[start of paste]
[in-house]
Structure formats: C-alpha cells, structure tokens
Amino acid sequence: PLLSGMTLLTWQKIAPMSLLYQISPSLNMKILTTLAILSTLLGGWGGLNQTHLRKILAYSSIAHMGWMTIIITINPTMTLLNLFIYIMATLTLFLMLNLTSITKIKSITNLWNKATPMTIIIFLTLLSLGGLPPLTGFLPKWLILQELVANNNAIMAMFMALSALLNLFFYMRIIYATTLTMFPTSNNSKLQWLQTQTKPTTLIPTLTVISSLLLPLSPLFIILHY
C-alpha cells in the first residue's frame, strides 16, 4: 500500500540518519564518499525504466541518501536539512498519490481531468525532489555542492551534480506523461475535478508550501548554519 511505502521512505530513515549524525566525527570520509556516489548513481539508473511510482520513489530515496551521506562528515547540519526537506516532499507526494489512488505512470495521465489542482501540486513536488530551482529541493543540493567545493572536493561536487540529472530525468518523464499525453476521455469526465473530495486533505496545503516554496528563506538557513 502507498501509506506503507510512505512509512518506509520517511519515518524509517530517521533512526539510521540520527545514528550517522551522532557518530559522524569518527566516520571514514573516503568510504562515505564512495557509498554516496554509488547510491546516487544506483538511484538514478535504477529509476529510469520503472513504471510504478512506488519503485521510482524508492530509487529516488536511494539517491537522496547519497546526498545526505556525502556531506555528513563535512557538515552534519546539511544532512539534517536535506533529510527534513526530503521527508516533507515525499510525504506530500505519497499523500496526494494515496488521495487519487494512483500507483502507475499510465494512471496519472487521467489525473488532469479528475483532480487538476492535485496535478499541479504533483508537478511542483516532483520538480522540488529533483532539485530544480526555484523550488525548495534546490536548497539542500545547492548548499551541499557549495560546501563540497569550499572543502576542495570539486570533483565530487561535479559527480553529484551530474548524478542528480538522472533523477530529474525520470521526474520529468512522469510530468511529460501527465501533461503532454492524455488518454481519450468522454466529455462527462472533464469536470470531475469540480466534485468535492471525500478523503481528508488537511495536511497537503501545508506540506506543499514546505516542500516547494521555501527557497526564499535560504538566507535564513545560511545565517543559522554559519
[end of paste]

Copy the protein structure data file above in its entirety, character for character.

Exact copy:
[in-house]
Structure formats: C-alpha cells, structure tokens
Amino acid sequence: PLLSGMTLLTWQKIAPMSLLYQISPSLNMKILTTLAILSTLLGGWGGLNQTHLRKILAYSSIAHMGWMTIIITINPTMTLLNLFIYIMATLTLFLMLNLTSITKIKSITNLWNKATPMTIIIFLTLLSLGGLPPLTGFLPKWLILQELVANNNAIMAMFMALSALLNLFFYMRIIYATTLTMFPTSNNSKLQWLQTQTKPTTLIPTLTVISSLLLPLSPLFIILHY
C-alpha cells in the first residue's frame, strides 16, 4: 500500500540518519564518499525504466541518501536539512498519490481531468525532489555542492551534480506523461475535478508550501548554519 511505502521512505530513515549524525566525527570520509556516489548513481539508473511510482520513489530515496551521506562528515547540519526537506516532499507526494489512488505512470495521465489542482501540486513536488530551482529541493543540493567545493572536493561536487540529472530525468518523464499525453476521455469526465473530495486533505496545503516554496528563506538557513 502507498501509506506503507510512505512509512518506509520517511519515518524509517530517521533512526539510521540520527545514528550517522551522532557518530559522524569518527566516520571514514573516503568510504562515505564512495557509498554516496554509488547510491546516487544506483538511484538514478535504477529509476529510469520503472513504471510504478512506488519503485521510482524508492530509487529516488536511494539517491537522496547519497546526498545526505556525502556531506555528513563535512557538515552534519546539511544532512539534517536535506533529510527534513526530503521527508516533507515525499510525504506530500505519497499523500496526494494515496488521495487519487494512483500507483502507475499510465494512471496519472487521467489525473488532469479528475483532480487538476492535485496535478499541479504533483508537478511542483516532483520538480522540488529533483532539485530544480526555484523550488525548495534546490536548497539542500545547492548548499551541499557549495560546501563540497569550499572543502576542495570539486570533483565530487561535479559527480553529484551530474548524478542528480538522472533523477530529474525520470521526474520529468512522469510530468511529460501527465501533461503532454492524455488518454481519450468522454466529455462527462472533464469536470470531475469540480466534485468535492471525500478523503481528508488537511495536511497537503501545508506540506506543499514546505516542500516547494521555501527557497526564499535560504538566507535564513545560511545565517543559522554559519